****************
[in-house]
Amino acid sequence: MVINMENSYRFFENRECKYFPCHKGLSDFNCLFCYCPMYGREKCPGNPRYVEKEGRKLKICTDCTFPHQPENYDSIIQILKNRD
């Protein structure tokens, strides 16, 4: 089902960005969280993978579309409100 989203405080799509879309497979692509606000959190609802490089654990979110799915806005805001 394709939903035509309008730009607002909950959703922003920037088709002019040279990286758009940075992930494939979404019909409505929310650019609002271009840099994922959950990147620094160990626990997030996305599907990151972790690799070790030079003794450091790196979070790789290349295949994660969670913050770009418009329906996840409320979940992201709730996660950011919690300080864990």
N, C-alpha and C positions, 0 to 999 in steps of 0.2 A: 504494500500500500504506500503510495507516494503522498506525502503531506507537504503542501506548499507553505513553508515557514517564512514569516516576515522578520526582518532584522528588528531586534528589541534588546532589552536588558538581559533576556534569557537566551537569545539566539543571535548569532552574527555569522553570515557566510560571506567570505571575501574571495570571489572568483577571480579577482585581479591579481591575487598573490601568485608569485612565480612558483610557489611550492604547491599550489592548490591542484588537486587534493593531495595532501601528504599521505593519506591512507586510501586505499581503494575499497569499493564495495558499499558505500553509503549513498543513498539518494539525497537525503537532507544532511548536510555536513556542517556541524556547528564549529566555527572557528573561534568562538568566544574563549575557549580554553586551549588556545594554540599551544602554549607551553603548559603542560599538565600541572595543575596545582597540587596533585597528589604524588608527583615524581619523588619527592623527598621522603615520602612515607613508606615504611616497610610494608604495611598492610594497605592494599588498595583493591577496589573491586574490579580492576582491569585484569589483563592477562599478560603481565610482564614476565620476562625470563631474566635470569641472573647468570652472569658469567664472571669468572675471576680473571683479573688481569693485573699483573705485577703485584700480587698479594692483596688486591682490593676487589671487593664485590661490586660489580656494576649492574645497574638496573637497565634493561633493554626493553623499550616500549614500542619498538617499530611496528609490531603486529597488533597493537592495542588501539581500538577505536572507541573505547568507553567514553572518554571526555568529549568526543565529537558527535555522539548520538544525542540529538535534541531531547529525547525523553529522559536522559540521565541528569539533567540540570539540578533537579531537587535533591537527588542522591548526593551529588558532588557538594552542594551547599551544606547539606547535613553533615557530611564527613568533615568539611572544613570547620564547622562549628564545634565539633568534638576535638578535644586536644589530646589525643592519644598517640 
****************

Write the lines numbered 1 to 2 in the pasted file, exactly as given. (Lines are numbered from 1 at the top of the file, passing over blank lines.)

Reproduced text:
[in-house]
Amino acid sequence: MVINMENSYRFFENRECKYFPCHKGLSDFNCLFCYCPMYGREKCPGNPRYVEKEGRKLKICTDCTFPHQPENYDSIIQILKNRD